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How to get the measure of your competitors

Measuring tapeDo you want to know more about your e-commerce competitors? Michelle Strassburg, co-founder of wood flooring specialist Wood and Beyond, shows you the way

If you're thinking of expanding into new markets or introducing a new product line, you need to evaluate the competition first. Depending on the type of marketing strategy you adopt, this information could make the difference between going full steam ahead or reconsidering your next move. Here are ten ways to help you do your research.

  1. Who are your competitors? Initially you might look at the first search results from the major engines and decide these are your competitors. However, until you become well-established, your competitors are likely to be the players on the second and third page of the search results and they are the ones that you need to evaluate first.
  2. How many players are there in the market? The more active players your market has, the harder you'll find it to excel. Start by searching Google for your key terms and don't worry too much if you see a huge number. Keep refining your search and you'll get a more accurate figure.
  3. How long have your competitors been around? The age of a competitor's domain — i.e. when the domain was first registered — is highly regarded by the search engines. Normally if the domain has a clean record then the older the domain is, the more authority it will carry. To check the domain age of your competitor, head to Domain Tools and use their free whois tool.
  4. How many back links does your competitor have? The number of external websites linking to your competitor is a crucial factor in online competitive analysis. The more quality websites linking naturally to your competitor, the more likely they are to influence their ranking. To check how many external links your competitor has, head to SEOMoz new Open Site Explorer tool and type the domain name. 
  5. How many product pages are indexed? The number of product pages your competitor has indexed can hint as to the way their site was built. For example, if the site has 1000 products and they are all indexed, you can safely assume it has been built in a search engine friendly manner with little or no content duplication and solid web architecture. To check the number of pages indexed in Google use the Google Webmaster tools.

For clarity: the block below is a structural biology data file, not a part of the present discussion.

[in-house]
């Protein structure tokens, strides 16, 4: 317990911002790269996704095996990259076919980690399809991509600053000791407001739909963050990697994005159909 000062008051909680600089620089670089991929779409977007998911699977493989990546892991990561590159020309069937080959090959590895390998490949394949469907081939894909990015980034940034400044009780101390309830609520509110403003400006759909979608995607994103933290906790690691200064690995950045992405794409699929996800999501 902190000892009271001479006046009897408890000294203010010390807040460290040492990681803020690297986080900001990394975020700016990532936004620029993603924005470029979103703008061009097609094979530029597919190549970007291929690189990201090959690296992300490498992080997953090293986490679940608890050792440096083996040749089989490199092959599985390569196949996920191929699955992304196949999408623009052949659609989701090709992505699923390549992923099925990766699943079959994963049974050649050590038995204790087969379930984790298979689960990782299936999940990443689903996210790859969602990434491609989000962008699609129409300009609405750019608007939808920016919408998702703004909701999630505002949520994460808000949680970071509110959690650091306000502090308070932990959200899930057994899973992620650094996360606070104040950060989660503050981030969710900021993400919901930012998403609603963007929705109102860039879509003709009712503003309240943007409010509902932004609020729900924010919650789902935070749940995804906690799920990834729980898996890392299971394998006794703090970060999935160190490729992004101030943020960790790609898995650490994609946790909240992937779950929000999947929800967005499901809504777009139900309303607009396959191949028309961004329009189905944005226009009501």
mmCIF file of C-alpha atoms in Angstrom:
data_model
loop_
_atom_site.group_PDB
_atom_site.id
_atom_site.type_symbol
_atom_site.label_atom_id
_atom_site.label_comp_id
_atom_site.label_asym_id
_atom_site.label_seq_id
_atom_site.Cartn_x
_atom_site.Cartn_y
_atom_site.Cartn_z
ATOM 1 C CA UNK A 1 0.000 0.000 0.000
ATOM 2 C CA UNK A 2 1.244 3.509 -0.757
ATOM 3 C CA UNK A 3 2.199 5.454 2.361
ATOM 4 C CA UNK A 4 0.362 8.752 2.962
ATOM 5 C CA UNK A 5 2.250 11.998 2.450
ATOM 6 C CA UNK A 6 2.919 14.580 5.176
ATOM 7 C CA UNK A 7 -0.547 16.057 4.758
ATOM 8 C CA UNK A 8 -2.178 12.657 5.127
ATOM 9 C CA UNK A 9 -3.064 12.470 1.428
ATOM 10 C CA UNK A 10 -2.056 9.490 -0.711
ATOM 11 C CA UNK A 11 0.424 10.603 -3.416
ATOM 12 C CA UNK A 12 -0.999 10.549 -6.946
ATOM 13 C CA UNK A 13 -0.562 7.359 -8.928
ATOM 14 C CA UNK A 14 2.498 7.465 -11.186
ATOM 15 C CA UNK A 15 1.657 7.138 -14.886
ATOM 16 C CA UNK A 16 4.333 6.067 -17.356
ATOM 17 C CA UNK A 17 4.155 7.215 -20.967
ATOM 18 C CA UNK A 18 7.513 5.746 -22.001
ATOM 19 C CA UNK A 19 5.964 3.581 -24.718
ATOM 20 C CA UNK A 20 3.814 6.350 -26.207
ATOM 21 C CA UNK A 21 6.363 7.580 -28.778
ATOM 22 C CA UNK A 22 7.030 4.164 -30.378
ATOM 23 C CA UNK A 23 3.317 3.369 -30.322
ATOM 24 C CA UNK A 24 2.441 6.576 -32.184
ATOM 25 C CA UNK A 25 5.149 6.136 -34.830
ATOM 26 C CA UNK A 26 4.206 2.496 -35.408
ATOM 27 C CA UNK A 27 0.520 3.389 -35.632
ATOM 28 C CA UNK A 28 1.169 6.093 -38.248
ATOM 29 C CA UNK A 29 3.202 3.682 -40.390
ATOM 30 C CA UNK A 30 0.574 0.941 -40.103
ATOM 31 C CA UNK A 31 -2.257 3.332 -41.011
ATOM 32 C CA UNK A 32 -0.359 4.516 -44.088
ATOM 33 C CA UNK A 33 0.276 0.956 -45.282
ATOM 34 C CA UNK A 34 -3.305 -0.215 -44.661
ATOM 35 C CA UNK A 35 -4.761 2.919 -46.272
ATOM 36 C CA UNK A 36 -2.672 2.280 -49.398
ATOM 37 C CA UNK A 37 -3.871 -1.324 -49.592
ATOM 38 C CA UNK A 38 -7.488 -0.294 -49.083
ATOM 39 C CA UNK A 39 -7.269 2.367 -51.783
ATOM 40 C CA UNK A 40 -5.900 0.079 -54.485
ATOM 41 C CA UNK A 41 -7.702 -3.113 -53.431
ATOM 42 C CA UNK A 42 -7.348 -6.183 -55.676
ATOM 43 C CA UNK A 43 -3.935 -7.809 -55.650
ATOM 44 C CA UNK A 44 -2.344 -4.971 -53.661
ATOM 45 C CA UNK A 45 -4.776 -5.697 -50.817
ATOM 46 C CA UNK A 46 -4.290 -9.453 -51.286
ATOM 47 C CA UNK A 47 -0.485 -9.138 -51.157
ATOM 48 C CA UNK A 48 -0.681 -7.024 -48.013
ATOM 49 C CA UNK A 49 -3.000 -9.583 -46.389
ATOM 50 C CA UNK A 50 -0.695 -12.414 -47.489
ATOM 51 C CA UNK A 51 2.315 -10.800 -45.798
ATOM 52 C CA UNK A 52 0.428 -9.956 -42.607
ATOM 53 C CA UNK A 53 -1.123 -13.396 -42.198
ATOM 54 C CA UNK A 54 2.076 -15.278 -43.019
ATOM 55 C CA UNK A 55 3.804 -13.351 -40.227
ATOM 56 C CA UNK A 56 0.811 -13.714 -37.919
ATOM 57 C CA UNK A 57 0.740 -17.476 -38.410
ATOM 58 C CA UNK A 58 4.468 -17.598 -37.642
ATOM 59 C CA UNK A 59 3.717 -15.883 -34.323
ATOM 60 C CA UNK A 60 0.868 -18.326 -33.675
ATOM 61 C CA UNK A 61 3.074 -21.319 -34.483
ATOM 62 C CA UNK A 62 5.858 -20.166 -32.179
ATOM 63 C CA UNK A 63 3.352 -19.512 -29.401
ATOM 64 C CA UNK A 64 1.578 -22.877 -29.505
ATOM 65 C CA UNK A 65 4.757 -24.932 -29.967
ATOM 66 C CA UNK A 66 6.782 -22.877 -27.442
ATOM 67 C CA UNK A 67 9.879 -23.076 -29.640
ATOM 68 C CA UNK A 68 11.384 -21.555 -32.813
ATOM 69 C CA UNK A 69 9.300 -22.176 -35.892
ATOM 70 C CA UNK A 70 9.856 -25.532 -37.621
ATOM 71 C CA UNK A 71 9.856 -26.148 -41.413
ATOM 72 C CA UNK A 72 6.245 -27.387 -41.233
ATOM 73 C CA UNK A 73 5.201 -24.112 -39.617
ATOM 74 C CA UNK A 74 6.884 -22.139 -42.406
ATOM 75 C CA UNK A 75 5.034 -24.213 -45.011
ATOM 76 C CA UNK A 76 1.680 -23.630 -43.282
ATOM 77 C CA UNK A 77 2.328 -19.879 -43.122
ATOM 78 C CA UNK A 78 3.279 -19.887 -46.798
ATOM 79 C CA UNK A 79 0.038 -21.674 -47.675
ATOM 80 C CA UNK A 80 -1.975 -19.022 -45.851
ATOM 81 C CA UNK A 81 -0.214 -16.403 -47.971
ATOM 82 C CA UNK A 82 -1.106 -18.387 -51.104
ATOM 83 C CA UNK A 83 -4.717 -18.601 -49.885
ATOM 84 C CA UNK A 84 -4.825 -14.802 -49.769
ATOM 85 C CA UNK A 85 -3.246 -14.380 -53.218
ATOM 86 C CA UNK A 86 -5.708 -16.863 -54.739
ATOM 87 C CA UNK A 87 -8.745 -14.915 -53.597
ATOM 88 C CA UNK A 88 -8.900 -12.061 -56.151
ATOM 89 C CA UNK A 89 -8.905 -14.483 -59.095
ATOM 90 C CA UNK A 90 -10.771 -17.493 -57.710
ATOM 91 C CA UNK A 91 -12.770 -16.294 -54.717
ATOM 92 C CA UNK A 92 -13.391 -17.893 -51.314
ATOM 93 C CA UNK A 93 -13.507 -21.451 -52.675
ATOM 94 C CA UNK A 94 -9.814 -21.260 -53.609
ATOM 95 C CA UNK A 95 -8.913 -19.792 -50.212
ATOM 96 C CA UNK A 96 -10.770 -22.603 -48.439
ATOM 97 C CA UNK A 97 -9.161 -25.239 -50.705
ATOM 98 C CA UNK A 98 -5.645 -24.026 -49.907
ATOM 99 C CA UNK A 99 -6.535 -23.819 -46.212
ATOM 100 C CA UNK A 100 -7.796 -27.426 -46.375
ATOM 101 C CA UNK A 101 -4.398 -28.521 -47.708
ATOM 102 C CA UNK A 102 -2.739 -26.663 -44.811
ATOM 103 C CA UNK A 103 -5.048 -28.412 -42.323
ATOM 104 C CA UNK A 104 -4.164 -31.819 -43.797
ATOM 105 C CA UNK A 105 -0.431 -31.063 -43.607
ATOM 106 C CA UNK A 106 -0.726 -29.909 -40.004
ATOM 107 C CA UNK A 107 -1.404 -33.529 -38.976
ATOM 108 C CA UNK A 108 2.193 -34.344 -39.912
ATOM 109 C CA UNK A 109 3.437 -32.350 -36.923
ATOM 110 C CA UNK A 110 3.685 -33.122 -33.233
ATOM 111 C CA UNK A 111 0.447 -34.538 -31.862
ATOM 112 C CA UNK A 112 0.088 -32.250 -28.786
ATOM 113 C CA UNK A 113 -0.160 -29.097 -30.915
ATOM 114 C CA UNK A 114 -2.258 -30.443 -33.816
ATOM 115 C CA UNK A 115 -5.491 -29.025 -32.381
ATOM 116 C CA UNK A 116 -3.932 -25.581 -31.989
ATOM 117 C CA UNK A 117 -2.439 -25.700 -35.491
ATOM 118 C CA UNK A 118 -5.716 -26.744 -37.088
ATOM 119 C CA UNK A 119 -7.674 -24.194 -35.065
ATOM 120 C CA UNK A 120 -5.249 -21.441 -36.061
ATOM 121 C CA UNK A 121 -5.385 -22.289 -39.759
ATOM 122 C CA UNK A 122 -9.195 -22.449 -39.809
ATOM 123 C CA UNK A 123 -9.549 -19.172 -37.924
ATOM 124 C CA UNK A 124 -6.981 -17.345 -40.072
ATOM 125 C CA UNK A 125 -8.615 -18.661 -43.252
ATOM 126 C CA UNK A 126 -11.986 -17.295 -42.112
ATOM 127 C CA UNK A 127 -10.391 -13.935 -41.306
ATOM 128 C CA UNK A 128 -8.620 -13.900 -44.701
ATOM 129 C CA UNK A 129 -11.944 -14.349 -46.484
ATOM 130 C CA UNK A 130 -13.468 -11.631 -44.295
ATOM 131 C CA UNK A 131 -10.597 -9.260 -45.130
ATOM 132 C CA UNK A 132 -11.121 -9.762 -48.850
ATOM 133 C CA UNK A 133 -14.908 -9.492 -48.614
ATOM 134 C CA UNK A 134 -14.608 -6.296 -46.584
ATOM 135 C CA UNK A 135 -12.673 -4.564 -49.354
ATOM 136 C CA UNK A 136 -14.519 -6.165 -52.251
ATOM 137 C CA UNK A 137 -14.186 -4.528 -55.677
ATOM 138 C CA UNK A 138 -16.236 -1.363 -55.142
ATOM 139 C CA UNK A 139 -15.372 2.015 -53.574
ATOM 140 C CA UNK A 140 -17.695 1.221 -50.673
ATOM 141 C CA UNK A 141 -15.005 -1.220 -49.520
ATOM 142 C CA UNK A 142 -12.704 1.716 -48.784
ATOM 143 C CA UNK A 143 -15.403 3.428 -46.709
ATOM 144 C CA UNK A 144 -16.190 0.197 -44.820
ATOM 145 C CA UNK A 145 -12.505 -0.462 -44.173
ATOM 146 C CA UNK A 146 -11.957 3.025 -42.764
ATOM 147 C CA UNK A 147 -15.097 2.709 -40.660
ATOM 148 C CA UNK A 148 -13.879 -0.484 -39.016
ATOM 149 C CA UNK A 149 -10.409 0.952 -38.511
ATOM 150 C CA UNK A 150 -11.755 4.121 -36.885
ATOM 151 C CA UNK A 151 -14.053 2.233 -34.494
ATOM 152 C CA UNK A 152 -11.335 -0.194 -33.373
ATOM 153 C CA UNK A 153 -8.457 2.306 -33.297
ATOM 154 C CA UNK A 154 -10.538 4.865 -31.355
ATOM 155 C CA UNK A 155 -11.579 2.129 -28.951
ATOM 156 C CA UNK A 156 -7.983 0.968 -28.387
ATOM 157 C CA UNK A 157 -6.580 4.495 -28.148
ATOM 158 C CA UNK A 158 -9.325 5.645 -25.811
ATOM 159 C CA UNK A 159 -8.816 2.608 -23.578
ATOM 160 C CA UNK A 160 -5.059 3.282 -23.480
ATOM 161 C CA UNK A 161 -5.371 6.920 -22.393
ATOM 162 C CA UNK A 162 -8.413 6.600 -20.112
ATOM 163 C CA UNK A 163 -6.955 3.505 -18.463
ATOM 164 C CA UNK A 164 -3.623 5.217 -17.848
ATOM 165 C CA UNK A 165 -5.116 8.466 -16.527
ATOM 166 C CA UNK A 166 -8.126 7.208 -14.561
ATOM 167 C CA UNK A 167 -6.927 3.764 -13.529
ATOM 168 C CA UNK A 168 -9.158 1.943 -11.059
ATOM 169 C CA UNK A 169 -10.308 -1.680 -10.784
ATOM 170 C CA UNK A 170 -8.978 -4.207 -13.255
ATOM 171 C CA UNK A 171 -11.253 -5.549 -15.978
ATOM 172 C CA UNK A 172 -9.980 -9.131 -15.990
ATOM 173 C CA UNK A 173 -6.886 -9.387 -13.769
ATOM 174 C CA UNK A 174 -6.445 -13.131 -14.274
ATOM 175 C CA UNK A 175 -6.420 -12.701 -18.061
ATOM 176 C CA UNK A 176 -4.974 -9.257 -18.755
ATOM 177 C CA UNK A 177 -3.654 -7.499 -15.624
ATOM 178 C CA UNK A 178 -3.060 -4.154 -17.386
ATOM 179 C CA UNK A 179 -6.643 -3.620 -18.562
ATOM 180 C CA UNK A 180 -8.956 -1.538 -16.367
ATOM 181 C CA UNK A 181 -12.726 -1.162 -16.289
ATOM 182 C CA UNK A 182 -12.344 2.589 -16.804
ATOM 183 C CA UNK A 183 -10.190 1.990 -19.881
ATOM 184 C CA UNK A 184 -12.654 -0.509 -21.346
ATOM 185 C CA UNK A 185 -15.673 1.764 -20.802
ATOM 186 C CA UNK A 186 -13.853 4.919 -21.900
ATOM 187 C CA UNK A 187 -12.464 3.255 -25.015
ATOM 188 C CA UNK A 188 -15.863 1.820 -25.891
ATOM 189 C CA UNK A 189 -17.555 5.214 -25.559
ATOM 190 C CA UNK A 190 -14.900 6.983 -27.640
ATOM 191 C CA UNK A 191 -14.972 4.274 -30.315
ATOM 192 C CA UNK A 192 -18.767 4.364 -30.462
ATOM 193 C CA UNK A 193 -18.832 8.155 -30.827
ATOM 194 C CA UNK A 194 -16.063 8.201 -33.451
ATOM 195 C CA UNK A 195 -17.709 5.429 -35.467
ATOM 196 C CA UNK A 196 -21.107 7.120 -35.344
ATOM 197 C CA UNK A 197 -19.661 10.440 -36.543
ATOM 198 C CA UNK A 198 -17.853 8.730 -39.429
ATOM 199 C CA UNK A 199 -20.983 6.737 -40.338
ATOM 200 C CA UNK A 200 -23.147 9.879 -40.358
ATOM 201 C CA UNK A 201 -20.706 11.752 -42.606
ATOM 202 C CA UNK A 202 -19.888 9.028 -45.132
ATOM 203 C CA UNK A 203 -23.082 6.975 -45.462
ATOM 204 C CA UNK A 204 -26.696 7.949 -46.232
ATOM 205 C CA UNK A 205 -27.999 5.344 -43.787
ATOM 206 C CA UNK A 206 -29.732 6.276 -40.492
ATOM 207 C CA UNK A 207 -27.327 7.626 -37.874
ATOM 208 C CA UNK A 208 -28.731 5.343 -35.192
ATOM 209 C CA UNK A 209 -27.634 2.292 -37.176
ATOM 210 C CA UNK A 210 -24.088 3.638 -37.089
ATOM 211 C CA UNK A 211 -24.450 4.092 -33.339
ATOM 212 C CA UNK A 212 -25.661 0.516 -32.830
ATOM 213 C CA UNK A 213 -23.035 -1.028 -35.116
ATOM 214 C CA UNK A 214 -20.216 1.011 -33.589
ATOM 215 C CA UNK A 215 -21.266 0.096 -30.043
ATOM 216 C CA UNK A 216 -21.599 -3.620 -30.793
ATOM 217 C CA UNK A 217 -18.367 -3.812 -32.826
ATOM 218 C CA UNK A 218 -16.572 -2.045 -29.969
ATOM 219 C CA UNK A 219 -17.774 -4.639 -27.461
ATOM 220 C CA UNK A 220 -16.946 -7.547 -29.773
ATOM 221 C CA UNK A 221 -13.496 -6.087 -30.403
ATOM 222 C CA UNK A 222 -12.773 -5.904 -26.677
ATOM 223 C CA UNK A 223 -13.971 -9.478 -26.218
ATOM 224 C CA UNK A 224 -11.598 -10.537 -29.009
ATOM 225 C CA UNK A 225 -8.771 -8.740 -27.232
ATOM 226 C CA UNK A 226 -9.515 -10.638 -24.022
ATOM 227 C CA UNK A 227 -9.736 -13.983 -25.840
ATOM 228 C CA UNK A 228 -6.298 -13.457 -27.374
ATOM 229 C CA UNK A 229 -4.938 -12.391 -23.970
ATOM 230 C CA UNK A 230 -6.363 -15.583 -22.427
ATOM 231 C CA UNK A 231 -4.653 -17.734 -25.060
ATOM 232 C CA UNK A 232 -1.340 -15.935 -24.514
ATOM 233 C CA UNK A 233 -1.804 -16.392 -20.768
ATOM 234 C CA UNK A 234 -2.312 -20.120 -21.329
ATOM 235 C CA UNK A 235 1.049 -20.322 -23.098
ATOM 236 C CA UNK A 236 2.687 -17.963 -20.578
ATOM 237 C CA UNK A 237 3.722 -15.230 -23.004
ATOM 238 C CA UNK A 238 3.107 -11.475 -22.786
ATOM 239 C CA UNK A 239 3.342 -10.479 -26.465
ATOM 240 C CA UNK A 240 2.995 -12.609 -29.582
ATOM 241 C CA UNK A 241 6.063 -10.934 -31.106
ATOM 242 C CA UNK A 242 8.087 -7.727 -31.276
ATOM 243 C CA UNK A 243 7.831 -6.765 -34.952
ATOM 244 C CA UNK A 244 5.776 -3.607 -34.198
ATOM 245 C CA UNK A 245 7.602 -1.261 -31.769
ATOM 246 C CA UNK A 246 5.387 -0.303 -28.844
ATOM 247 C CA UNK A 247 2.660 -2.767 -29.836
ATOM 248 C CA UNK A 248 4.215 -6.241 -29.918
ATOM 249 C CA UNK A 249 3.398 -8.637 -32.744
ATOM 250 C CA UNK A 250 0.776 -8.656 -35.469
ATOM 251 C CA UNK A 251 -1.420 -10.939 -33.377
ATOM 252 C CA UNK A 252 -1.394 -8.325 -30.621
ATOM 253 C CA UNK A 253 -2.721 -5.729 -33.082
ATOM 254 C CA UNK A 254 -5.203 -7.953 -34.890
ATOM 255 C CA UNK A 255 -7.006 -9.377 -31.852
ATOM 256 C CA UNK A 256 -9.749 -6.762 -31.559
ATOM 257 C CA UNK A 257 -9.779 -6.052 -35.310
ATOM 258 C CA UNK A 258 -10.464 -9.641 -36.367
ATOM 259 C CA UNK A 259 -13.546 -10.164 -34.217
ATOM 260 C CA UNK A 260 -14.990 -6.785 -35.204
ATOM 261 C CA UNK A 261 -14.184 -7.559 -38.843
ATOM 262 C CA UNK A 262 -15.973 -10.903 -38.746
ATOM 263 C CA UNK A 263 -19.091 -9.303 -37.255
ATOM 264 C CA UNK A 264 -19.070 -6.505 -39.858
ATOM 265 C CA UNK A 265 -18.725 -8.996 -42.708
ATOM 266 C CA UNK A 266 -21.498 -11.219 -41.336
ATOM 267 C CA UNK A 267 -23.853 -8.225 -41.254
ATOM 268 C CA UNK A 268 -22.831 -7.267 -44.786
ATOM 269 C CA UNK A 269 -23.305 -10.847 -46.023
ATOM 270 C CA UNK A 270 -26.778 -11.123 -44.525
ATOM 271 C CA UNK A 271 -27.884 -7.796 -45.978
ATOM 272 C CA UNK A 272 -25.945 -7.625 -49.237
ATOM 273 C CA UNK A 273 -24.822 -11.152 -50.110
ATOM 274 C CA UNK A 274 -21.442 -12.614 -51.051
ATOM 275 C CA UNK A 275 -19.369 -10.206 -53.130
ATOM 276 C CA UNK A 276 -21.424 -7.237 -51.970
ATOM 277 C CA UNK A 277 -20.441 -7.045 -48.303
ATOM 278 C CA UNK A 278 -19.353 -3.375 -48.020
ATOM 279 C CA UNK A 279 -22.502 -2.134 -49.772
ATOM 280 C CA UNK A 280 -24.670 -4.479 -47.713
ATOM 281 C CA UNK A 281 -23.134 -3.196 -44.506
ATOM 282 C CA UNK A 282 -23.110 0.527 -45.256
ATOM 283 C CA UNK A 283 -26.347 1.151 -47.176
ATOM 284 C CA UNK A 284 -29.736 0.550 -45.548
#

6. What is their site technology? Some types of web technology are more search engine friendly then others. For example, websites built using flash will find it harder (but not impossible) to rank well compared to websites build using clean html coding. To find out which technology your competitor is using, head to Built With and type the domain name.
  7. What's their traffic like? It's hard to measure precisely the number of visitors your competitor is getting. Nevertheless there are a number of tools which could give you some insights. In particular look at Google Trends for websites and Quantcast.
  8. What is their marketing strategy? The way in which your competitor is conducting its marketing can provide helpful insights. For example, if they are using Pay-Per-Click advertising you can assume the product is selling well enough to sustain this cost. If you know they are doing well, but are missing an active affiliate program, this is where you could come in.
  9. What is the market potential? You should aim to enter the market when demand is strong or projected to get stronger. Use tools that could point out a possible trend such as Google Trends for organic search and Twitterfall for twitter search.
  10. What is your competitive advantage? If there are other players selling the same or similar products, something has to set you apart from them. Your competitive edge could come in many shapes and forms, from pricing, to stock levels and even through customer support. The point is, you have to know what your USP is before going in. 

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